poem index

About this poet

Ira Sadoff was born in Brooklyn, New York, on March 7, 1945, of Russian-Jewish ancestry. He earned a BA in industrial and labor relations from Cornell University in 1966 and an MFA from the University of Oregon in 1968. In 1975, he published his first collection of poetry, Settling Down (Houghton Mifflin).

Since then, Sadoff has published several poetry collections, most recently True Faith (BOA Editions, 2012) and Barter (University of Illinois, 2003), which delves into his personal past, specifically concerning love and bereavement, as well as the historical and global past, referencing Beethoven, Vietnam, and the fall of communism. Other recent collections include Grazing (University of Illinois Press, 1998), from which poems were awarded the American Poetry Review's Leonard Shestack Prize, the Pushcart Poetry Prize, and the George Bogin Memorial Prize from the Poetry Society of America; Emotional Traffic (David R. Godine, 1989); A Northern Calendar (David R. Godine, 1981), which charts the arrival and passage of the seasons; and Palm Reading in Winter (Houghton Mifflin, 1978).

About Sadoff's work, the poet Gerald Stern has said, "Nowhere else in American poetry do I come across a passion, a cunning, and a joy greater than his. And a deadly accuracy. I see him as one of the supreme poets of his generation." And on awarding Sadoff the Bogin Memorial Prize, the poet Alan Shapiro said, "Beyond the energetic syntax and the astonishing range of idiom and tone, what I so admire in these poems is the just yet always unpredictable weaving together of individual and collective life, the insightful, almost seamless integration of personal experience in all its unredemptive anguish with the heterogeneous realities of American culture."

Sadoff is also the author of three works of prose, most recently History Matters: Contemporary Poetry on the Margins of American Culture (University of Iowa, 2009), which, through the work of poets like Czeslaw Milosz and Frank O'Hara, argues that poets live and write within history; An Ira Sadoff Reader (Middlebury, 1992), a collection of stories, poems, and essays about contemporary poetry; and Uncoupling (Houghton Mifflin, 1982), a novel.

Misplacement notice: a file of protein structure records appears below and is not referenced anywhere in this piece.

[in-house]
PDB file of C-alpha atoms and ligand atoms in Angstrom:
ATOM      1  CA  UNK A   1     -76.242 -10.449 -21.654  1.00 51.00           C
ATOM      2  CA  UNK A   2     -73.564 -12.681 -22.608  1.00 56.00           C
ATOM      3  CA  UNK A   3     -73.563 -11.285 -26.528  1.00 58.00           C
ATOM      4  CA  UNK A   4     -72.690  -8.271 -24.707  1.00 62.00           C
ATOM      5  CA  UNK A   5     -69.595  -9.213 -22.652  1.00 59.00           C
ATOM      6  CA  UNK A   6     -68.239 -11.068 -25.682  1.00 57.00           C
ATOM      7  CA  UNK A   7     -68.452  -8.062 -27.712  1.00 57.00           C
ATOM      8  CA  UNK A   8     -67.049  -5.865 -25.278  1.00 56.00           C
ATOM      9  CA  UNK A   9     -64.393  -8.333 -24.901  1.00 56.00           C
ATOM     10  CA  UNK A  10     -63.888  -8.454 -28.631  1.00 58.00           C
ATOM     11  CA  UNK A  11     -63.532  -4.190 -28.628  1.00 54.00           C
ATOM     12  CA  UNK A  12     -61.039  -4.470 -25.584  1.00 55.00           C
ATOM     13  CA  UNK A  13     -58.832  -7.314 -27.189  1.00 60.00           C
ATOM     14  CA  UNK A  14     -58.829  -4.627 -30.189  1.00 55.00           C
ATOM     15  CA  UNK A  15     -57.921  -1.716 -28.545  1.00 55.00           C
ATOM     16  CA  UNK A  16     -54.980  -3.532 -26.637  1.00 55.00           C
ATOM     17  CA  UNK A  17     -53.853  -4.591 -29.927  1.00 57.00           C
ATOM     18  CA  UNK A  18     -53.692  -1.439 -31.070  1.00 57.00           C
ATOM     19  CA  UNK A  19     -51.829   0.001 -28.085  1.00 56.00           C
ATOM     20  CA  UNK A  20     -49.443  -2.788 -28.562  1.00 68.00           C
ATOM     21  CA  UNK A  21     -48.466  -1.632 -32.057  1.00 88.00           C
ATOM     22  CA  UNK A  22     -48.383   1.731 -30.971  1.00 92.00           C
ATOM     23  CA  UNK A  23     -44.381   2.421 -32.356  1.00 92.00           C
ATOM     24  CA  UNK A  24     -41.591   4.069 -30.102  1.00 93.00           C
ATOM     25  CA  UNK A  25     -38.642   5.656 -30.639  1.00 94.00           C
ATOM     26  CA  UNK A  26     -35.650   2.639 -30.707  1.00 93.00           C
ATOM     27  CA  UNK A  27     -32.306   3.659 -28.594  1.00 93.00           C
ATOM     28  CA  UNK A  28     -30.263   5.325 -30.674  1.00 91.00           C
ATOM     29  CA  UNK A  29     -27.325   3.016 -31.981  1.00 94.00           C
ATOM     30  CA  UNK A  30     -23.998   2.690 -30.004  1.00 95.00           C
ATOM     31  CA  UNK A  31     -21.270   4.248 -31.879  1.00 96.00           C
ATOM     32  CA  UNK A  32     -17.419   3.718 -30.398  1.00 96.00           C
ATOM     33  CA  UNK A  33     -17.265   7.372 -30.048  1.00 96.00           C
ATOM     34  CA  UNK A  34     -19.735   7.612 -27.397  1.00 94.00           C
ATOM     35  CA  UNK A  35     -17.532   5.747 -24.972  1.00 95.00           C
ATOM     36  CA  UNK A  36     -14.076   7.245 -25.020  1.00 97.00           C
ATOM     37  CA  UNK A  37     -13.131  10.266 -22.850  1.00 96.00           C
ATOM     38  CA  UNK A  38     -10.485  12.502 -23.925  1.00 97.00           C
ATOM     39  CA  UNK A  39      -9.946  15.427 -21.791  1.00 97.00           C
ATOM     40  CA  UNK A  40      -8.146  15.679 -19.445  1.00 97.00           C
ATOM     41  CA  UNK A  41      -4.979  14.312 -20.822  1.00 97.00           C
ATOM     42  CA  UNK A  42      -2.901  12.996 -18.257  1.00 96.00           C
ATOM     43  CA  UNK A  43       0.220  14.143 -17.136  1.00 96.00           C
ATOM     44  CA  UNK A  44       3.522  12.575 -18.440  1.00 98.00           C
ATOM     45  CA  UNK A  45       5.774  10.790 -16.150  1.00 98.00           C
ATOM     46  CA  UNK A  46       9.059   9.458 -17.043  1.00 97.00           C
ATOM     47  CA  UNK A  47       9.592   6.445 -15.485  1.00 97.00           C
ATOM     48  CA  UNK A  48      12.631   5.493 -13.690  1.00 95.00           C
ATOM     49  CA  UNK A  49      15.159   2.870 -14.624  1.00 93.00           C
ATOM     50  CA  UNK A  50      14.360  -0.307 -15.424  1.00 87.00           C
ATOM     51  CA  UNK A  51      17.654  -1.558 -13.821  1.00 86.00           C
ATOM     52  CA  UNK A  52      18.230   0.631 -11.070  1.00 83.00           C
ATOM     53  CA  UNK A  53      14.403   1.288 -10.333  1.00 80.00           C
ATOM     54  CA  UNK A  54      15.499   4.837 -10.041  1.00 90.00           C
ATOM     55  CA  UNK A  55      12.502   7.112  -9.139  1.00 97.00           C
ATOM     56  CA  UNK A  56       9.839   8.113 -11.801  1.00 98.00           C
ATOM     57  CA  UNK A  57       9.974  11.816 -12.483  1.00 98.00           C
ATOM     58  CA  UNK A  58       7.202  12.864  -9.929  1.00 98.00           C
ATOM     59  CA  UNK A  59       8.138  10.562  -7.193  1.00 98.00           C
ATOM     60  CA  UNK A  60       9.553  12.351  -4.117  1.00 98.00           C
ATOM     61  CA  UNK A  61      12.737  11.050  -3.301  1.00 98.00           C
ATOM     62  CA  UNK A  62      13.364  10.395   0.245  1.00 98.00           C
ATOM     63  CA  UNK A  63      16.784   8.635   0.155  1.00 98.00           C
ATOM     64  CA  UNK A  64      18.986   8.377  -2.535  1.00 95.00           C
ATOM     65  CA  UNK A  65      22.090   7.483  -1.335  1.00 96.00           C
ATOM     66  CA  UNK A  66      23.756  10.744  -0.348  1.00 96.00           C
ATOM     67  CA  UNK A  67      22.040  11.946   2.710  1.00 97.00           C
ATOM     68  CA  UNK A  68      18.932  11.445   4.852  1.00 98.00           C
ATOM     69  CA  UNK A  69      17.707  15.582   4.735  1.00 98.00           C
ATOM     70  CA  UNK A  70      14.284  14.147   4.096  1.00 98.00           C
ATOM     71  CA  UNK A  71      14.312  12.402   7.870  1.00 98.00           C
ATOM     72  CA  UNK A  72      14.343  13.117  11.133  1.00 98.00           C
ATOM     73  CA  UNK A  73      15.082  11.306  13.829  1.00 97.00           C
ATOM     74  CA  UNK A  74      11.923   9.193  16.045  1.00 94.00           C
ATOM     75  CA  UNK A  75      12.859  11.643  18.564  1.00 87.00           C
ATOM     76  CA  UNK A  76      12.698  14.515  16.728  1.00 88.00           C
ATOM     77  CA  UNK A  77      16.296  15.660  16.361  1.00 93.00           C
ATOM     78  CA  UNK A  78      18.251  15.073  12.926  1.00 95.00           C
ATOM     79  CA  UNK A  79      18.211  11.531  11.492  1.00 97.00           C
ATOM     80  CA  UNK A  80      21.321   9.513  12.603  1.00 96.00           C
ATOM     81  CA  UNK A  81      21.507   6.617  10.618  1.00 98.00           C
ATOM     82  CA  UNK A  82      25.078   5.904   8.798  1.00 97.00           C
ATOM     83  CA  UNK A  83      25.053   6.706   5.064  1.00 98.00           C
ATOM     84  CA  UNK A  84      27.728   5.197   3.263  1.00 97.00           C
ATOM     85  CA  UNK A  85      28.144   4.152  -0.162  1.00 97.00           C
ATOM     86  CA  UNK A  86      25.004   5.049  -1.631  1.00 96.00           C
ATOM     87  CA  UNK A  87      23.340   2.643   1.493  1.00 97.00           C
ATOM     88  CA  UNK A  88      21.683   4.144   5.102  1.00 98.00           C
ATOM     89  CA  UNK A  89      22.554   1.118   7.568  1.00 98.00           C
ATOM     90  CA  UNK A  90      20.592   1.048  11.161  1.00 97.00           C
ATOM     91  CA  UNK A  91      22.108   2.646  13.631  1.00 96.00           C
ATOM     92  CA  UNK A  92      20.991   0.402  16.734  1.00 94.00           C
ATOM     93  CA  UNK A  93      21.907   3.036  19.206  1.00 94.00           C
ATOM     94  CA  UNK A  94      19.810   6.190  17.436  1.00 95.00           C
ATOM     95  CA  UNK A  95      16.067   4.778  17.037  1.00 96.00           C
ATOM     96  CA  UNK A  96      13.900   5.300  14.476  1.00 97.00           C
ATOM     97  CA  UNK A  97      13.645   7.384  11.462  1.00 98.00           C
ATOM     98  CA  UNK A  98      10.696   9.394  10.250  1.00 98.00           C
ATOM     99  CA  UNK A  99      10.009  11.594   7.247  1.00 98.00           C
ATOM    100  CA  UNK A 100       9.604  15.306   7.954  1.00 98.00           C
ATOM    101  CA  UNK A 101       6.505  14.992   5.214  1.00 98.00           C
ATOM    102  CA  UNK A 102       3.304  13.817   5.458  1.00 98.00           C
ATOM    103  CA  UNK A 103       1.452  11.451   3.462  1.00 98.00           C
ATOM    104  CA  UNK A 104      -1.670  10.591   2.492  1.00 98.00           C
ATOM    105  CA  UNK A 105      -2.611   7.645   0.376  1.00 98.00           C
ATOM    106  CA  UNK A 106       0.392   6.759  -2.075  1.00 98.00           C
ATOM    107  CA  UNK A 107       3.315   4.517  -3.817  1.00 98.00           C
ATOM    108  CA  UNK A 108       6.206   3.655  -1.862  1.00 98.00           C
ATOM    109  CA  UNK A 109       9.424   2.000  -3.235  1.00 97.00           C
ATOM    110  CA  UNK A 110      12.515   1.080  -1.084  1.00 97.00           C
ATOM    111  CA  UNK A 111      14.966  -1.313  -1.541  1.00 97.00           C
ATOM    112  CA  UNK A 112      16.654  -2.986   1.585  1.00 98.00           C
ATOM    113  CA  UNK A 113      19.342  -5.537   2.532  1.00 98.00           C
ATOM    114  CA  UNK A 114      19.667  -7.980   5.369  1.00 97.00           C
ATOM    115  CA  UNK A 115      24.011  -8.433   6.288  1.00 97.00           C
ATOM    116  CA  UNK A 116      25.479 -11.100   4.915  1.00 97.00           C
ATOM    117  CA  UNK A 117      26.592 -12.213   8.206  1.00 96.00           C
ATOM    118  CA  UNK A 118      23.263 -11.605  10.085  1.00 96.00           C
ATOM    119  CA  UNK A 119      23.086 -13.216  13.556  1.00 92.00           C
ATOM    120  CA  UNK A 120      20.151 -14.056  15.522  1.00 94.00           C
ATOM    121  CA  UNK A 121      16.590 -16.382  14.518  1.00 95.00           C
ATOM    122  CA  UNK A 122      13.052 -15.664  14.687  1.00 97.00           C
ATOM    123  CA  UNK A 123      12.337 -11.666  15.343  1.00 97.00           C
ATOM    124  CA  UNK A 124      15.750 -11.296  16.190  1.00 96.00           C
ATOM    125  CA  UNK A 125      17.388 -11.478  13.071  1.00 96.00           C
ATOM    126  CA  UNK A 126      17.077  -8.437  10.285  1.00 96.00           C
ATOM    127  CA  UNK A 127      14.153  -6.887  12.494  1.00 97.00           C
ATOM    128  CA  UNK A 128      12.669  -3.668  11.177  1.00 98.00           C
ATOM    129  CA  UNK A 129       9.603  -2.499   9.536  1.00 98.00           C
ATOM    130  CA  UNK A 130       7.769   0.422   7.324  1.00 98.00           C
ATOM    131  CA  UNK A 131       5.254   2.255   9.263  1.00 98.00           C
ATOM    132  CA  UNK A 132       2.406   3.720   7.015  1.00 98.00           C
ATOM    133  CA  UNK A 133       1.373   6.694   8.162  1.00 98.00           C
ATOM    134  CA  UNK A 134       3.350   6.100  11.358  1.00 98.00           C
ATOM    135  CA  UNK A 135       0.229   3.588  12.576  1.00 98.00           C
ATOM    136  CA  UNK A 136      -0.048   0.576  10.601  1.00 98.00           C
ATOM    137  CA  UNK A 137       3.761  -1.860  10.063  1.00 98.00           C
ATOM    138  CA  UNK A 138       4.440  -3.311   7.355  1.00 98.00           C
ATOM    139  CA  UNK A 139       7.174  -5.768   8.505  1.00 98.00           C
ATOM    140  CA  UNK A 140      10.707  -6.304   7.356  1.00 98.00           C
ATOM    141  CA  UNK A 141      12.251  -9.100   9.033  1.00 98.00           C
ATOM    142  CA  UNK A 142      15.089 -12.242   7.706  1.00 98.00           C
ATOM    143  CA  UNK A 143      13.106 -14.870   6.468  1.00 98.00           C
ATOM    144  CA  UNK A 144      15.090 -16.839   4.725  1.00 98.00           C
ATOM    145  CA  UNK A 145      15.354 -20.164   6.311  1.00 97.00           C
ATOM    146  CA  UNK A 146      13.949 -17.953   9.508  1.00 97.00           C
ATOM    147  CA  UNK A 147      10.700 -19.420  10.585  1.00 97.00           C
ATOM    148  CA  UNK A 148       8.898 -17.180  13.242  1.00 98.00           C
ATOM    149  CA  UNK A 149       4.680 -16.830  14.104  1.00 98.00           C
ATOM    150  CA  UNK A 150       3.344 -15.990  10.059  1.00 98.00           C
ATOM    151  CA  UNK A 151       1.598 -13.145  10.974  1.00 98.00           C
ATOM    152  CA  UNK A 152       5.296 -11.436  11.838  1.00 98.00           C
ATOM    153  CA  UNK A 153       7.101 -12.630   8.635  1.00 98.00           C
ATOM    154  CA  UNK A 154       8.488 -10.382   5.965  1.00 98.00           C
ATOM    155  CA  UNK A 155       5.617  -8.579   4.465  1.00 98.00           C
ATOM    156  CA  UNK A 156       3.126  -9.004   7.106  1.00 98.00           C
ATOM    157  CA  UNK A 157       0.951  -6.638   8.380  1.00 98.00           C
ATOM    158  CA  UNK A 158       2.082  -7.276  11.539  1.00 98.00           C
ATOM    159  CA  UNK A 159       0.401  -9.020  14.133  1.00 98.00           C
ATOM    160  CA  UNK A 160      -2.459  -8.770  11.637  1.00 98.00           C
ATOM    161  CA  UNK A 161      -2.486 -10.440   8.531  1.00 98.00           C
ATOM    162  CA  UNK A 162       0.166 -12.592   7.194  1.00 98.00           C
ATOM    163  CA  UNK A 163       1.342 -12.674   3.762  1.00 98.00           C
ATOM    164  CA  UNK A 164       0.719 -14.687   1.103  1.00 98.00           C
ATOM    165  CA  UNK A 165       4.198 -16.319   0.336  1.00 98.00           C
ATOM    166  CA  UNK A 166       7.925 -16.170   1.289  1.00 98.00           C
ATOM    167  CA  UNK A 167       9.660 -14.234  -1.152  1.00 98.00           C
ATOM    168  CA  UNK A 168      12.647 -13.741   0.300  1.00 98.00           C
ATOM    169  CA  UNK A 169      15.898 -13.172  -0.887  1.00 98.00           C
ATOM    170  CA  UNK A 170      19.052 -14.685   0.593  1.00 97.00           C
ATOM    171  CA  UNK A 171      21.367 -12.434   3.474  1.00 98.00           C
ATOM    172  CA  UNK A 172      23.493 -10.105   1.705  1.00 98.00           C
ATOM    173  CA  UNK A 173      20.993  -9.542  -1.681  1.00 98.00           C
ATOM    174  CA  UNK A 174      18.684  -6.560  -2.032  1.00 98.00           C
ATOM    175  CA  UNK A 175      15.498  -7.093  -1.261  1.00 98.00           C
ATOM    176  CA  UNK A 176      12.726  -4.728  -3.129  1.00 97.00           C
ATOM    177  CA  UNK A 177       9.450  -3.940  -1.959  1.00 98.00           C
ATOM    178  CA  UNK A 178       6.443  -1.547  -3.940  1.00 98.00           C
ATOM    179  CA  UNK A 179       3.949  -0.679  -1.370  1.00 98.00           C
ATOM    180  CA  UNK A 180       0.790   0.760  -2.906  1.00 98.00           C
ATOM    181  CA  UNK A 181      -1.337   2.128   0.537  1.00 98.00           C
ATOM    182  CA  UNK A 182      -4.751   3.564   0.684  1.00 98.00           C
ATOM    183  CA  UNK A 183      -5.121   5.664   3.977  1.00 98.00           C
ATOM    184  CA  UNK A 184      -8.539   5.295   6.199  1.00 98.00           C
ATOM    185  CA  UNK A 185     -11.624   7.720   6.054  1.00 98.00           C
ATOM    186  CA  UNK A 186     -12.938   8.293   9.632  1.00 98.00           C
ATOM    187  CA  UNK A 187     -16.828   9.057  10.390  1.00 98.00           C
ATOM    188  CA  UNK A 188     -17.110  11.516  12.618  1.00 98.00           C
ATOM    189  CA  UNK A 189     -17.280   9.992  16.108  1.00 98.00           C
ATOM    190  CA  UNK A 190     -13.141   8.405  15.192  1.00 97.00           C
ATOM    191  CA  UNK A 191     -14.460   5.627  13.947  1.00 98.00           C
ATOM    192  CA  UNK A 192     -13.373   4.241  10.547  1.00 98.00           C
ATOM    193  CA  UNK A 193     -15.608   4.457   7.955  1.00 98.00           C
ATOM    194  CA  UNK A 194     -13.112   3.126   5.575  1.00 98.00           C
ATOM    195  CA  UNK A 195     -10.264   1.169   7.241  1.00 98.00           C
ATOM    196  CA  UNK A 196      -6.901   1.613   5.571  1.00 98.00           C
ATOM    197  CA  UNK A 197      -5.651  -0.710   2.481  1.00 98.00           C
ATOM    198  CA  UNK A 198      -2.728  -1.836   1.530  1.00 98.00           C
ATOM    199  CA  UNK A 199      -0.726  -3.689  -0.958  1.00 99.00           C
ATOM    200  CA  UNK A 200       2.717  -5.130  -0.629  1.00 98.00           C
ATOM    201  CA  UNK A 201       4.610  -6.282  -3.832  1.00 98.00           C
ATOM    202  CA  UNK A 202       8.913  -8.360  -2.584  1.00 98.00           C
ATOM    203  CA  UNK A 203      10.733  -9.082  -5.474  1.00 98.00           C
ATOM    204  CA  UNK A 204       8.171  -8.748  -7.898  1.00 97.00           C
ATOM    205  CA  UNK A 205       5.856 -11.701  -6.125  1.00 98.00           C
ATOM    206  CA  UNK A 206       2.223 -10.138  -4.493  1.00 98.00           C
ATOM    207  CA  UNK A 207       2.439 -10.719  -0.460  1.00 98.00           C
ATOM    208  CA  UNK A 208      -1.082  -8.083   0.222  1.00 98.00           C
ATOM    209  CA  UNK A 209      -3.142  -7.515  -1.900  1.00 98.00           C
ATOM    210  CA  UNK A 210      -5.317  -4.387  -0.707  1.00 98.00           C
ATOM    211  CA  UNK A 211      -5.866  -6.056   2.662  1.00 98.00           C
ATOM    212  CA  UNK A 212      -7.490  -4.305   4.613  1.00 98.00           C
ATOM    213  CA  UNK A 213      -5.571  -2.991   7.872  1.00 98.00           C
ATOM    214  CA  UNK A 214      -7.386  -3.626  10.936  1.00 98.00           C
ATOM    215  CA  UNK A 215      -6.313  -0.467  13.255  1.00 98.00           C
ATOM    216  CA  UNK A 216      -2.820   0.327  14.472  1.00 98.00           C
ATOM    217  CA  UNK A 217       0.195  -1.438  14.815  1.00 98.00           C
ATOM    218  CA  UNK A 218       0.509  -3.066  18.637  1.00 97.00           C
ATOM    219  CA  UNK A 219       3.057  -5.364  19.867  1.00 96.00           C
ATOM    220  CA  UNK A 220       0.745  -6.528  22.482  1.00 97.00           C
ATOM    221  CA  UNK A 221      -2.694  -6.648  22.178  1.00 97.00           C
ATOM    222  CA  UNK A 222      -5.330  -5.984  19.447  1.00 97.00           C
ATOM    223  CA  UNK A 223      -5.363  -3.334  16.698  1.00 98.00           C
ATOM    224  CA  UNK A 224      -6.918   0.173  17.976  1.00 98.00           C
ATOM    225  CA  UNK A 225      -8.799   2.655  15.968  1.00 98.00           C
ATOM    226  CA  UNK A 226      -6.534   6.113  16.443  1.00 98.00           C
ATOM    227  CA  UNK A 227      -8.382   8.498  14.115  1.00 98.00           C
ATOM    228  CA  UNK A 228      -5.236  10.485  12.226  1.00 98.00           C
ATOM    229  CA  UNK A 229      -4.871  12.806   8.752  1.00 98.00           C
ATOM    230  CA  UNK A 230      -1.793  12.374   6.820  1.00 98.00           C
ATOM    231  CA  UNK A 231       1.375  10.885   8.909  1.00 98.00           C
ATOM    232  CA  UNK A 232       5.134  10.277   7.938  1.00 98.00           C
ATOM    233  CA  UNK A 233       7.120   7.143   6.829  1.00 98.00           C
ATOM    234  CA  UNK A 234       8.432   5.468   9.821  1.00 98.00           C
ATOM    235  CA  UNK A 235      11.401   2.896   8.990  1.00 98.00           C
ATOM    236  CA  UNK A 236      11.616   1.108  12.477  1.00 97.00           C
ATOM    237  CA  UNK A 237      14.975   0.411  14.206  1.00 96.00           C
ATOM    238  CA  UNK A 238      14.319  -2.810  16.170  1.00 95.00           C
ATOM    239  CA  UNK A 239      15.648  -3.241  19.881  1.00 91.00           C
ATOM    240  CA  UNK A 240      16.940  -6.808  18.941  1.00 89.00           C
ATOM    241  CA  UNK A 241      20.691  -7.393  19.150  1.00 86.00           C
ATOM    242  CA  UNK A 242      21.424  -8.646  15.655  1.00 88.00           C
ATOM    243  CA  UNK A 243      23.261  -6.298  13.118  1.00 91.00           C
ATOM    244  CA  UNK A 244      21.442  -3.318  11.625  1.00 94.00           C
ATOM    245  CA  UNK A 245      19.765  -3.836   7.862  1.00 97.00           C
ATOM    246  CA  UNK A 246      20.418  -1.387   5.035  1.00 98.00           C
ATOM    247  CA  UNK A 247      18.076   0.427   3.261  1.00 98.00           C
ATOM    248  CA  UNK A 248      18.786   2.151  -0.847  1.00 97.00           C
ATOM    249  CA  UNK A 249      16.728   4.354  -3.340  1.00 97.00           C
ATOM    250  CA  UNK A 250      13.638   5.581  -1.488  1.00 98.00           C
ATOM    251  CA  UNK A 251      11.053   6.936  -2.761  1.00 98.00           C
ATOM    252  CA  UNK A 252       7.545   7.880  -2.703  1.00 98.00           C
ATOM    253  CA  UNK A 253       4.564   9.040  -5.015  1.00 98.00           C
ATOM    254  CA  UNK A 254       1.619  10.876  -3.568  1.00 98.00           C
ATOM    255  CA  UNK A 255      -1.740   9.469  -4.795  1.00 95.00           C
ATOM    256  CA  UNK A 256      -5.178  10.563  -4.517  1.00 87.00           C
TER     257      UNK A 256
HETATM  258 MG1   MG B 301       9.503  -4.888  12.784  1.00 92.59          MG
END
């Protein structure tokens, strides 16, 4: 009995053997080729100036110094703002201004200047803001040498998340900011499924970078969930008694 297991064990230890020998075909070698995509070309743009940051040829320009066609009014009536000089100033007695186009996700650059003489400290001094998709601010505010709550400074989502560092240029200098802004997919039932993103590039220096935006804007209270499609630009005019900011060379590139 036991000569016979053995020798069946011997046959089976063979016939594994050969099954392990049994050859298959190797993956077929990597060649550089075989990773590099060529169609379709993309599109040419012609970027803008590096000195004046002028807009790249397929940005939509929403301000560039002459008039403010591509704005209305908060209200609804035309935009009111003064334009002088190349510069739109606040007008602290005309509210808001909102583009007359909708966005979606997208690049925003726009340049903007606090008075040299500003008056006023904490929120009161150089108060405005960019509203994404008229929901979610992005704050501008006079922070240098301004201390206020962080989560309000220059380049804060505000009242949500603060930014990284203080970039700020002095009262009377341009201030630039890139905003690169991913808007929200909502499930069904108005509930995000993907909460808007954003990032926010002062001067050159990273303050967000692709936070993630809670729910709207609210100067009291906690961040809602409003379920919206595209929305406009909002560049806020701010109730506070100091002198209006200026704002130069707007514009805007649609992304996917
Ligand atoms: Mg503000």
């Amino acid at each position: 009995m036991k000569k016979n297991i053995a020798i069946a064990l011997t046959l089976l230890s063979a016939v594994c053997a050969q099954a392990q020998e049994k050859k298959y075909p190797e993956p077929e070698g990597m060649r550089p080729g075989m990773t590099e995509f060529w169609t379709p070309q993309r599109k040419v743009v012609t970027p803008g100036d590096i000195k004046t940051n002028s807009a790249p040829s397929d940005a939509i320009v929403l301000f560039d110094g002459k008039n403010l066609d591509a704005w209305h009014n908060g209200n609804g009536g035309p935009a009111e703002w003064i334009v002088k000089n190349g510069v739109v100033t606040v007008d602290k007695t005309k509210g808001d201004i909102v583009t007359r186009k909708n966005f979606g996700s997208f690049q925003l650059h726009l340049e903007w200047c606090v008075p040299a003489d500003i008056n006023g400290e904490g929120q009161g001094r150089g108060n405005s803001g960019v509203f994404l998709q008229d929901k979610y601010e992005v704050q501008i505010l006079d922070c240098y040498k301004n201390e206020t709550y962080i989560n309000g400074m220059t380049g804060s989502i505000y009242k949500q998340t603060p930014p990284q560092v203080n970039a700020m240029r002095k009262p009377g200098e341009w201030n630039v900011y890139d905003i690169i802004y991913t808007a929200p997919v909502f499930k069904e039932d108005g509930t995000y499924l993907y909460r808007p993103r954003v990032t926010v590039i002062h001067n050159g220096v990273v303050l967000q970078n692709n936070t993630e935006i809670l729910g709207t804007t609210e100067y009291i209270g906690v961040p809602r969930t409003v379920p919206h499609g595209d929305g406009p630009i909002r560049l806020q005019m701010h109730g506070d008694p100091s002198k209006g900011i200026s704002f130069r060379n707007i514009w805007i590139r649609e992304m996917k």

He is the recipient of fellowships from the National Endowment for the Arts and the John Simon Guggenheim Memorial Foundation. In 1973, he was a fellow at the Squaw Valley Community of Writers, and in 1974, he was the Alan Collins Fellow in Poetry and Prose at the Bread Loaf Writer's Conference. His poetry has been widely anthologized, most recently in The Best American Poetry Series, in 2008.

Sadoff has served as poetry editor of the Antioch Review, and was cofounder of the Seneca Review. He has taught at the Iowa Writers' Workshop, and in the MFA programs of the University of Virginia and Warren Wilson College.

He currently serves as the Arthur Jeremiah Roberts Professor of English at Colby College in Waterville, Maine.


Bibliography

Poetry

True Faith (BOA Editions, 2012)
Barter (University of Illinois, 2003)
Grazing (University of Illinois Press, 1998)
Emotional Traffic (David R. Godine, 1989)
A Northern Calendar (David R. Godine, 1981)
Palm Reading in Winter (Houghton Mifflin, 1978)
Settling Down (Houghton Mifflin, 1975)

Prose

History Matters: Contemporary Poetry on the Margins of American Culture (University of Iowa, 2009)
An Ira Sadoff Reader(Middlebury, 1992)
Uncoupling (Houghton Mifflin, 1982)

On the Day of Nixon's Funeral

Ira Sadoff, 1945
It's time to put the aside the old resentments; lies,
machinations, the paranoia, bugs in telephones,